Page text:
The Things We Lost In The Flood – SuperStorm Sandy’s Aftermath

Home-owners try to protect their property after Sandy

Sunday, November 11th, 2012. Day 14 After Superstorm Sandy – 1st Blog Since the Storm

Two weeks ago today, New Yorkers as well as most people along the entire Eastern Seaboard of the US were busy bracing themselves for a super storm named Sandy. Initially dubbed a Hurricane but later re-categorised as a “super-storm” due to its fierce and unpredictable nature. It did not help that she was barreling towards the East on the anniversary of “The Perfect Storm of 1991”  aka the “Halloween Nor’easter of 1991” which devastated and destroyed and was even the inspiration behind the book and 2000 Hollywood movie ‘The Perfect Storm.’ Little did we know that we were bracing for record-breaking uncharted type of storm of our own.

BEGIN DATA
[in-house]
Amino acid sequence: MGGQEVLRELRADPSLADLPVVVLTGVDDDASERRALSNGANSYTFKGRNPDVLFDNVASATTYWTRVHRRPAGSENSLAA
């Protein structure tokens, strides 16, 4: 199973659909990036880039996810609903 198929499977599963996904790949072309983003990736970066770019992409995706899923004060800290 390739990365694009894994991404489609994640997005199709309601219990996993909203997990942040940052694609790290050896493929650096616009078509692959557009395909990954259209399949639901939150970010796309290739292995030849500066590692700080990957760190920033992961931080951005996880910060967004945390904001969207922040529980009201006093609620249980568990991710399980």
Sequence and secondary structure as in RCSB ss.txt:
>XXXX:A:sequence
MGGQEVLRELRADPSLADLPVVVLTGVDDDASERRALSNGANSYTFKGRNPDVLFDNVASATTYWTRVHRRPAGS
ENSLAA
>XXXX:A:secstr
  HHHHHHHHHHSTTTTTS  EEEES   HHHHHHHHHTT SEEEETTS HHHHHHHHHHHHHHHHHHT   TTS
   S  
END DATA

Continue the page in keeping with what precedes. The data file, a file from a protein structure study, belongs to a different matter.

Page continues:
As I scrambled along with fellow New Yorkers at supermarkets and hardware shops to buy essentials, I could not help but overhear the conversations of people who were down-right-scared there were leaving town to those who  believed the storm was all a big fuss, like most naysayers who were unaffected by and survived Hurricane Irene last year. I thought to myself, especially in response to the naysayers…why don’t you just keep all that negative energy to yourselves? Why are you in this shop if  you think “she aint even coming like that?” (a direct quote from a fellow shopper I wish I could have a word with after the fact) sigh. On Sunday night, the winds were already fierce enough in my neck of the woods that I could hardly get from my car to any given shop without having to grab on to something to keep from being knocked off my feet. Sure, I’m no psychic but I could tell that it was not going to be some passing-rains type of storm. I live in Zone B. We were not supposed to be affected by or evacuated due to Sandy. Little did we know.

Bay Ridge Brooklyn’s View of the Manhattan Skyline Before Sandy hit